Ovi -
we cover every issue
Stop human trafficking  
Ovi Bookshop - Free Ebook
Join Ovi in Facebook
Ovi Language
George Kalatzis - A Family Story 1924-1967
WordsPlease - Inspiring the young to learn
Tony Zuvela - Cartoons, Illustrations
Stop human trafficking
BBC News :   - 
iBite :   - 
Top resume mistakes
by Jay Gutman
2014-12-11 12:28:38
Print - Comment - Send to a Friend - More from this Author
DeliciousRedditFacebookDigg! StumbleUpon

I have served on the hiring committees of several institutions and have reviewed thousands of resumes, and there are patterns in the mistakes people make when they send resumes. Here’s an article that will hopefully help you get to the interview stage.

Here are the mistakes in the order of frequency I tend to see them.

DON’T send the same resume to every company and job you apply to. Often institutions will have two or three job openings and will receive the same resumes from the same applicants for different positions. When sending the same resume for different positions shows that you haven’t done enough research on the position.

DON’T send a resume over two pages long. I’ve had people apply with dozens of awards, which is great but most of the awards were in artistic categories completely irrelevant to the administrative assistant position we were advertising. Others write all their accomplishments in journalism, art or sports when we’re looking for a salesman or an engineering position. You can add a line saying you won multiple awards in your field, but don’t bother listing them all unless they’re relevant.

DON’T add irrelevant jobs. If you’ve had 5 teaching jobs and want to switch to an accountant position, simply state that you taught at 5 different schools for any number of years. If you’ve had unrelated internships or part-time jobs, just state “numerous internships” or “numerous part-time jobs”.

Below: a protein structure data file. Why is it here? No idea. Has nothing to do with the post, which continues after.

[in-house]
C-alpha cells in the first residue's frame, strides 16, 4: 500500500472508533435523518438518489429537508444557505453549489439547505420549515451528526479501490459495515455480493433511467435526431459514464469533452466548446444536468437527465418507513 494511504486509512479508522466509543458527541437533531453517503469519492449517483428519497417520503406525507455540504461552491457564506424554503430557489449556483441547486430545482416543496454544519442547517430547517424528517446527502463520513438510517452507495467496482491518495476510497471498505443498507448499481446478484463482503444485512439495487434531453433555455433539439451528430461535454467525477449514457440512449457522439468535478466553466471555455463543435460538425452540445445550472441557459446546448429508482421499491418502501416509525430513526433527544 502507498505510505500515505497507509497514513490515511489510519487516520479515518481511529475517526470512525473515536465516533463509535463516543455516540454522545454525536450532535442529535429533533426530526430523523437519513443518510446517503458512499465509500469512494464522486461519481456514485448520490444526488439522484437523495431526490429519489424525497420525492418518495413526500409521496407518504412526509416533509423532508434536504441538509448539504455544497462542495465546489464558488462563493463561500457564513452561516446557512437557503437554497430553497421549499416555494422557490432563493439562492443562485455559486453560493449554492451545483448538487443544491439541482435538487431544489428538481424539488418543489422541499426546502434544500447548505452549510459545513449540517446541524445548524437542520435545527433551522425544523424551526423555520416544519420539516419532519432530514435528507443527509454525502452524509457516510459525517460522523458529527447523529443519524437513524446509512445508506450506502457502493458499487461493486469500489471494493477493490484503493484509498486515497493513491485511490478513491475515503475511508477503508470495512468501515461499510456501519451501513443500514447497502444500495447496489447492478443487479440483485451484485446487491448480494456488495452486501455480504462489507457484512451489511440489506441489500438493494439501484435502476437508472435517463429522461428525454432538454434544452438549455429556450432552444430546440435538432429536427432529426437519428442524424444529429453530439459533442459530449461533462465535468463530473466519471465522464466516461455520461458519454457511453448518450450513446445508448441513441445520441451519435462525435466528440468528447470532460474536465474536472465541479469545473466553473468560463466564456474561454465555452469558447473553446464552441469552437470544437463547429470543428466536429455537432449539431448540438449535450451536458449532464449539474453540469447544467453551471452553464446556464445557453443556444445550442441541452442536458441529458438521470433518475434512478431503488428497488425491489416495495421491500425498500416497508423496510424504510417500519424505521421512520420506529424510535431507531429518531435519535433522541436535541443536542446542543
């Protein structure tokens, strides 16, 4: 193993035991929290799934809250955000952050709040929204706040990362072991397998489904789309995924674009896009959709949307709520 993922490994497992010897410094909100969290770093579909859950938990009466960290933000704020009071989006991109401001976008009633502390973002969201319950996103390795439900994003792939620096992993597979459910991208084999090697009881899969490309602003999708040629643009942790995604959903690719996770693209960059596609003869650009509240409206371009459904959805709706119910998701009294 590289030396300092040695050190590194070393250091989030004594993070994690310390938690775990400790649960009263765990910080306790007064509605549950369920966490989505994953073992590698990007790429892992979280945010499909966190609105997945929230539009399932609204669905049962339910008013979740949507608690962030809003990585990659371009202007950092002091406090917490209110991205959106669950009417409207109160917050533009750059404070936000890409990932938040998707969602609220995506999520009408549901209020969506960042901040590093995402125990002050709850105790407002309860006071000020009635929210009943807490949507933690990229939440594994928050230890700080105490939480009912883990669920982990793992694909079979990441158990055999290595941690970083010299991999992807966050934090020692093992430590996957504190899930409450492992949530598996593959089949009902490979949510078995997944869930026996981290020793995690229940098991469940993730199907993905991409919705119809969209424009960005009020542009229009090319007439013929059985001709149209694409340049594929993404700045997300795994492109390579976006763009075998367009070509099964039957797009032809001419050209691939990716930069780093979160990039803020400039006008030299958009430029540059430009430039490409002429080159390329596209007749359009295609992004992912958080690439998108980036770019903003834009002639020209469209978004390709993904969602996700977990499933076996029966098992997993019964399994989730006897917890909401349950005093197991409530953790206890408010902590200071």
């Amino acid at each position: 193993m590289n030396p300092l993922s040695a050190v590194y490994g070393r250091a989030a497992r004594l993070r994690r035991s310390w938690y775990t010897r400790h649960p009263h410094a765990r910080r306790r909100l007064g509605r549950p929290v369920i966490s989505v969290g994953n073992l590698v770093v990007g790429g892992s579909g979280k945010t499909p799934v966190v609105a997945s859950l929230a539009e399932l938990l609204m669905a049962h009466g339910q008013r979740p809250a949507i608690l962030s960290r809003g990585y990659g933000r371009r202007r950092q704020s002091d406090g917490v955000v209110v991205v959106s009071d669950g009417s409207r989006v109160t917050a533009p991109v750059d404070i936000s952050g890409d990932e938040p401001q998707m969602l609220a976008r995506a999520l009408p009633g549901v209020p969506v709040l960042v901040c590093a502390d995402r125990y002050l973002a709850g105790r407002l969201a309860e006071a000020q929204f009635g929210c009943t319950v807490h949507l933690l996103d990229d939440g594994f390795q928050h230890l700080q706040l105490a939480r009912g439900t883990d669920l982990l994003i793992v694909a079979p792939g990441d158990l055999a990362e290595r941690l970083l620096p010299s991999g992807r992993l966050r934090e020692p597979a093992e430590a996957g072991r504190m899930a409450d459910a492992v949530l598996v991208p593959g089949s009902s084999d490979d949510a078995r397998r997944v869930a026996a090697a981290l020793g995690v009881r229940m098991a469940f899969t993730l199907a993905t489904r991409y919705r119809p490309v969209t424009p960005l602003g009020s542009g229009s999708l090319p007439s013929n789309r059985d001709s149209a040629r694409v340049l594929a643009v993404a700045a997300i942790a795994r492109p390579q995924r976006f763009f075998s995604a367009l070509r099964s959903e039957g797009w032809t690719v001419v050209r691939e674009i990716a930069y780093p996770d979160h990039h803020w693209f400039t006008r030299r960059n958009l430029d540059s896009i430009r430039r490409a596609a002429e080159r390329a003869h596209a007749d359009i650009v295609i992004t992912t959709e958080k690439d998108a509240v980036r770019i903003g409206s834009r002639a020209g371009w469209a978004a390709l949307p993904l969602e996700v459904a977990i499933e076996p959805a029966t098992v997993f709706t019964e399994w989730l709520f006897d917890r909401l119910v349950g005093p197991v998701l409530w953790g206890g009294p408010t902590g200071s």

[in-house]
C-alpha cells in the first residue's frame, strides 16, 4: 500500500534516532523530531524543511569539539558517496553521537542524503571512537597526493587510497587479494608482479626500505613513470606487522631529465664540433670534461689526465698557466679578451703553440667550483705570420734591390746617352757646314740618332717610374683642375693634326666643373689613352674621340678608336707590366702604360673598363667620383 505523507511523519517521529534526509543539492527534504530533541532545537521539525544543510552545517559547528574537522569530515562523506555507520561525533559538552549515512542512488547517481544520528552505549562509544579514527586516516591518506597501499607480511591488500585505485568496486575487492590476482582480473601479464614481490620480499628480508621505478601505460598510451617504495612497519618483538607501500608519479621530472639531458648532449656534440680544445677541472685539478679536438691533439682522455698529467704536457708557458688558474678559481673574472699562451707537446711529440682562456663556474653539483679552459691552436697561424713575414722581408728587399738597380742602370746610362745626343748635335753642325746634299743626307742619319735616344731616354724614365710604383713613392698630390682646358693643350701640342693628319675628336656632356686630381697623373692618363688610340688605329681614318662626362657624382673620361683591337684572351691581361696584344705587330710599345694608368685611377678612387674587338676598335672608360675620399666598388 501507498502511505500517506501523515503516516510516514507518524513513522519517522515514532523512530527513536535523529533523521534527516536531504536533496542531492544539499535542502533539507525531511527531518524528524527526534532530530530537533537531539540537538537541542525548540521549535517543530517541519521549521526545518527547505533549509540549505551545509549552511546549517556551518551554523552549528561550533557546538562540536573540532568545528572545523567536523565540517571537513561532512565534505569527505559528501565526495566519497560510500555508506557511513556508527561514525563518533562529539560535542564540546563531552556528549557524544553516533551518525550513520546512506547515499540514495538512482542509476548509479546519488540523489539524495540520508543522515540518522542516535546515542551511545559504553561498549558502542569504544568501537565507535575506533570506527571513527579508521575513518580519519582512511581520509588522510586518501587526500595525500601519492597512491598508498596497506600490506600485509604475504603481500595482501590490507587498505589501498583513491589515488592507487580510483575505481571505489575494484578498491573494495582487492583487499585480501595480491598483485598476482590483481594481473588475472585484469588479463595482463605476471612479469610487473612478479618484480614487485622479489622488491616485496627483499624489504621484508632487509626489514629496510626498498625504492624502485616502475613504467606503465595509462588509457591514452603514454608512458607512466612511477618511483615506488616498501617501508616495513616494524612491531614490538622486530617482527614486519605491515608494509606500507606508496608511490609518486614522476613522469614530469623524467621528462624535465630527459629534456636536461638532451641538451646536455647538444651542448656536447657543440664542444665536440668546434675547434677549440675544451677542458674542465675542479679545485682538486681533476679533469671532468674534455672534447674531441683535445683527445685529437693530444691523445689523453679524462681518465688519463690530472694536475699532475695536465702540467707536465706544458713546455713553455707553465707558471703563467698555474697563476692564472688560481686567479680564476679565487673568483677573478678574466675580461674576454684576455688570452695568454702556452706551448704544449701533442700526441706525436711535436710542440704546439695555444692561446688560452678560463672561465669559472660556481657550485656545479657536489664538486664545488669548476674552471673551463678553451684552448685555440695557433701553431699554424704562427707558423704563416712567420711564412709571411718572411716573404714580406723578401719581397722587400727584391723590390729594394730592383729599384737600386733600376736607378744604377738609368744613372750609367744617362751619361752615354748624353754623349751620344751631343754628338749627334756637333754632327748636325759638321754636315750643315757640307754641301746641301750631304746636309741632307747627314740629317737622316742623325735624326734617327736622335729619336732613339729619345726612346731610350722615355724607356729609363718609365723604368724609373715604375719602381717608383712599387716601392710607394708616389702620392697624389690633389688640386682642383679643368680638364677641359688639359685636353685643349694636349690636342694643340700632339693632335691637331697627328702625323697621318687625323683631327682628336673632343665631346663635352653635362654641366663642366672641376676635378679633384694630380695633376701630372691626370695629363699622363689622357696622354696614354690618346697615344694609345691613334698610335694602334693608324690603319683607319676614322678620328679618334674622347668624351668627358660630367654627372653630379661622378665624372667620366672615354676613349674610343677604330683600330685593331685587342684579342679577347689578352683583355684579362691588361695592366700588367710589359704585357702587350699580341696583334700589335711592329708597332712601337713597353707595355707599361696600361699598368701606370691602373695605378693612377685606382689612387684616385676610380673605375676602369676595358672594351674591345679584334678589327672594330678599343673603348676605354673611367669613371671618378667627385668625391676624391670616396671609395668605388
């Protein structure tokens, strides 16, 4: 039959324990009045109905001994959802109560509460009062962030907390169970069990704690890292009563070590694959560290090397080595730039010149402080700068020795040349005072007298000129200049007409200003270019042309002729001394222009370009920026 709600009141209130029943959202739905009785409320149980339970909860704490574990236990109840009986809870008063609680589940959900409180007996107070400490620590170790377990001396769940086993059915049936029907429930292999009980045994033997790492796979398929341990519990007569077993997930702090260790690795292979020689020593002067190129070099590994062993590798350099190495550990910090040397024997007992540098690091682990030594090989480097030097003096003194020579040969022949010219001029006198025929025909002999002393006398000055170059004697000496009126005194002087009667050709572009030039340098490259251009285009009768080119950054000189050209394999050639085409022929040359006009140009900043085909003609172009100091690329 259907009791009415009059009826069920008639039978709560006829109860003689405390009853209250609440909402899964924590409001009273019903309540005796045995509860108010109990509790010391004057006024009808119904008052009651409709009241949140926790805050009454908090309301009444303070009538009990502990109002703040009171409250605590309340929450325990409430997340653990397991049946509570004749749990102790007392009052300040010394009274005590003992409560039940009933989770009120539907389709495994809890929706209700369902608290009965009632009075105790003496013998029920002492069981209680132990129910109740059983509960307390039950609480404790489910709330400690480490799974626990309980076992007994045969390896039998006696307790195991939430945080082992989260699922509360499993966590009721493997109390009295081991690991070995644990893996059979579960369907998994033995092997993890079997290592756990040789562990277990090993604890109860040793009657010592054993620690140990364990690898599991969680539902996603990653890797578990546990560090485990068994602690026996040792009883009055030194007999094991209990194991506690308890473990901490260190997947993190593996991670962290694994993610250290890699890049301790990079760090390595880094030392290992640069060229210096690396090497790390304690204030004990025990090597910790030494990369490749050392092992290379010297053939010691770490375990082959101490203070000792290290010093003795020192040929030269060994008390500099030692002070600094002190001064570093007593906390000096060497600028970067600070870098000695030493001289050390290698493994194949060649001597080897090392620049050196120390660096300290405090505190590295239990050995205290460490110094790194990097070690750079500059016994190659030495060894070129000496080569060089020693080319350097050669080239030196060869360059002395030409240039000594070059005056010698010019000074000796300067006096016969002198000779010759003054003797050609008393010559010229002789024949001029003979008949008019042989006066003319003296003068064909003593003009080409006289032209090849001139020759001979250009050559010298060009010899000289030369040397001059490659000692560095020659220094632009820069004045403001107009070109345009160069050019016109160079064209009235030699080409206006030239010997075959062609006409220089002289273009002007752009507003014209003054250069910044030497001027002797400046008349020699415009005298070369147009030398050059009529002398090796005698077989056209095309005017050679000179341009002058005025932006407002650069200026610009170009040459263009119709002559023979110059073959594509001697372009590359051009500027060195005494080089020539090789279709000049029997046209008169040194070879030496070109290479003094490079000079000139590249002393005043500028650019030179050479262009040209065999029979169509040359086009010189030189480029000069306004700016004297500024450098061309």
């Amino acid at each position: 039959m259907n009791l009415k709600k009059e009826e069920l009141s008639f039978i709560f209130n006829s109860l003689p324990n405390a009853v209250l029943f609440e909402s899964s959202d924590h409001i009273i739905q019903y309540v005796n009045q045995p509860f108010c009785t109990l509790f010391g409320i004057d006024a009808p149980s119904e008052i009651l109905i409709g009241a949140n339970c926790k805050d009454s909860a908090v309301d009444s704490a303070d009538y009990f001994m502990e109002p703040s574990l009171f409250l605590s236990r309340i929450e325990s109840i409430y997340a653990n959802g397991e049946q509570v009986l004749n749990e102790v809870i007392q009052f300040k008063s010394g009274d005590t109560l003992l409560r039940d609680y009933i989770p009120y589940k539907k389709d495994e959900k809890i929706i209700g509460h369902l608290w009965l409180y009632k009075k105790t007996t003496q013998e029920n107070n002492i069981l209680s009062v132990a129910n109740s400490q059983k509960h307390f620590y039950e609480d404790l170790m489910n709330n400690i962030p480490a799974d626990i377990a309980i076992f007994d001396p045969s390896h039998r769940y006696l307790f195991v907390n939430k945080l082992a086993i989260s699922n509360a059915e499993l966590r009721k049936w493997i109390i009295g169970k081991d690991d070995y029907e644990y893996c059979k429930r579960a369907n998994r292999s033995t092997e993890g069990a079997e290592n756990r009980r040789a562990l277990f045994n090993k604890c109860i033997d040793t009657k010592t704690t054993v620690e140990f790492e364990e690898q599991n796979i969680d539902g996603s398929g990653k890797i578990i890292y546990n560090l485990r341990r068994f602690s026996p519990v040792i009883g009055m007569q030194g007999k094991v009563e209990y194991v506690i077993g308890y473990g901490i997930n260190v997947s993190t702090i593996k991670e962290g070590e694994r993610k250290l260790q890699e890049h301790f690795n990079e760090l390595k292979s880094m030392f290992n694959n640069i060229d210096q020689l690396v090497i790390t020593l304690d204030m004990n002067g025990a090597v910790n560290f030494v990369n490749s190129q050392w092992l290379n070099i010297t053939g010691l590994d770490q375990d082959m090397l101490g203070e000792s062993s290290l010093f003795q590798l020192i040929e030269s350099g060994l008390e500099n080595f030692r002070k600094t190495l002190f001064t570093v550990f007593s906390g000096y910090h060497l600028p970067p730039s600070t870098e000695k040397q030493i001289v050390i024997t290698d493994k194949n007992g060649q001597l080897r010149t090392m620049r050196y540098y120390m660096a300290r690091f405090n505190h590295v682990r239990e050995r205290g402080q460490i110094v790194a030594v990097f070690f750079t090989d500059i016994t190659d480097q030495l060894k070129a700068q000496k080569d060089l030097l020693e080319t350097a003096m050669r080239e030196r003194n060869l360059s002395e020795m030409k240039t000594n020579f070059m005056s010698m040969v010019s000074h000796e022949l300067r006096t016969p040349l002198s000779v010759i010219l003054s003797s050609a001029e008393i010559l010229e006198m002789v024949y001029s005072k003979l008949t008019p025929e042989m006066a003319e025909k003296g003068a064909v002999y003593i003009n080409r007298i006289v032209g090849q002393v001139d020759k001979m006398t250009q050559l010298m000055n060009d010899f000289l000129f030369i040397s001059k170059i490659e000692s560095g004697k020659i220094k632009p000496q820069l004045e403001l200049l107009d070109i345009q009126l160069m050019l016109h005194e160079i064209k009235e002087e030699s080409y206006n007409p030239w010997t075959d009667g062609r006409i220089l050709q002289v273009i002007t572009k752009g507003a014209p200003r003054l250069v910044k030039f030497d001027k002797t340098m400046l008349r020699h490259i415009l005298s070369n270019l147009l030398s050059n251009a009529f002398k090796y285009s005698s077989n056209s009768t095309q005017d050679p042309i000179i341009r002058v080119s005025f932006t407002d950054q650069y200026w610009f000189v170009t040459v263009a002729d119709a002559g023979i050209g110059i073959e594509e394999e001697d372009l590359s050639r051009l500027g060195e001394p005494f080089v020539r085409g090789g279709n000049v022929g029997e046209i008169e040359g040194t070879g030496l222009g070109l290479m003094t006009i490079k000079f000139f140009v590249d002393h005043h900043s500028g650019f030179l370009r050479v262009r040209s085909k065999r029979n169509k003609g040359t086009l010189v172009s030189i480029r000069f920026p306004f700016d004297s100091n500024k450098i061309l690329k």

DON’T add excessive job descriptions. Recruiters can tell what you were doing just by seeing your title or position. We all know what engineers do, what accountants do, what salesmen do, what bankers to and so on.

DON’T add too much text. Because recruiters don’t have time to read those. Just list the job, start date, finish date and position, no extra information needed. Skip the summary we all like to put at the beginning.  

DON’T add statistics in the resume. Many recruiters say you should but I personally think you should save those for the cover letter. Plus I find it hard to believe that any single person would single-handedly contribute to a 60% increase in sales at a company.

DON’T add irrelevant certifications. If you’ve got many of those just write a line saying you’ve got any number of certifications, without listing every single one. Only add those that are relevant.

DO add information on the city where you worked. Often resumes list jobs and education information without stating what country or city those took place in.

DO add the names and phone numbers of a few referees, 3 if possible, CEOs if possible, otherwise your direct supervisor. Most companies tend to call referees to get information on applicants and what they’re like when they work. A lot of referees provide valuable information on applicants such as their working habits, their personality and their overall abilities. Most referees say good things, though they can be very honest about applicants and can come up with specific anecdotes. Talk to your referees before giving their names and phone numbers.

DON’T mention your hobbies or other personal information. We all like to cook and exercise. But most recruiters don’t need that information.

DON’T lie or exaggerate about your background. If you get the job, some companies will ask you to provide certificates of employment and original copies of your degrees, and will sometimes ask for those to be notarized. So make sure you say all the truth and nothing but the truth.

And the most important one:

DON’T send your resume if you’re underqualified or overqualified. If you have no experience, a lot of jobs will be targeted to young people with no experience, those are called entry-level positions. If you have too much experience but apply for an entry-level position, a lot of recruiters think you’ll be bored at the job because it will often be too easy, and you’ll complain about the low pay.

Print - Comment - Send to a Friend - More from this Author

Get it off your chest
 (comments policy)

© Copyright CHAMELEON PROJECT Tmi 2005-2008  -  Sitemap  -  Add to favourites  -  Link to Ovi
Privacy Policy  -  Contact  -  RSS Feeds  -  Search  -  Submissions  -  Subscribe  -  About Ovi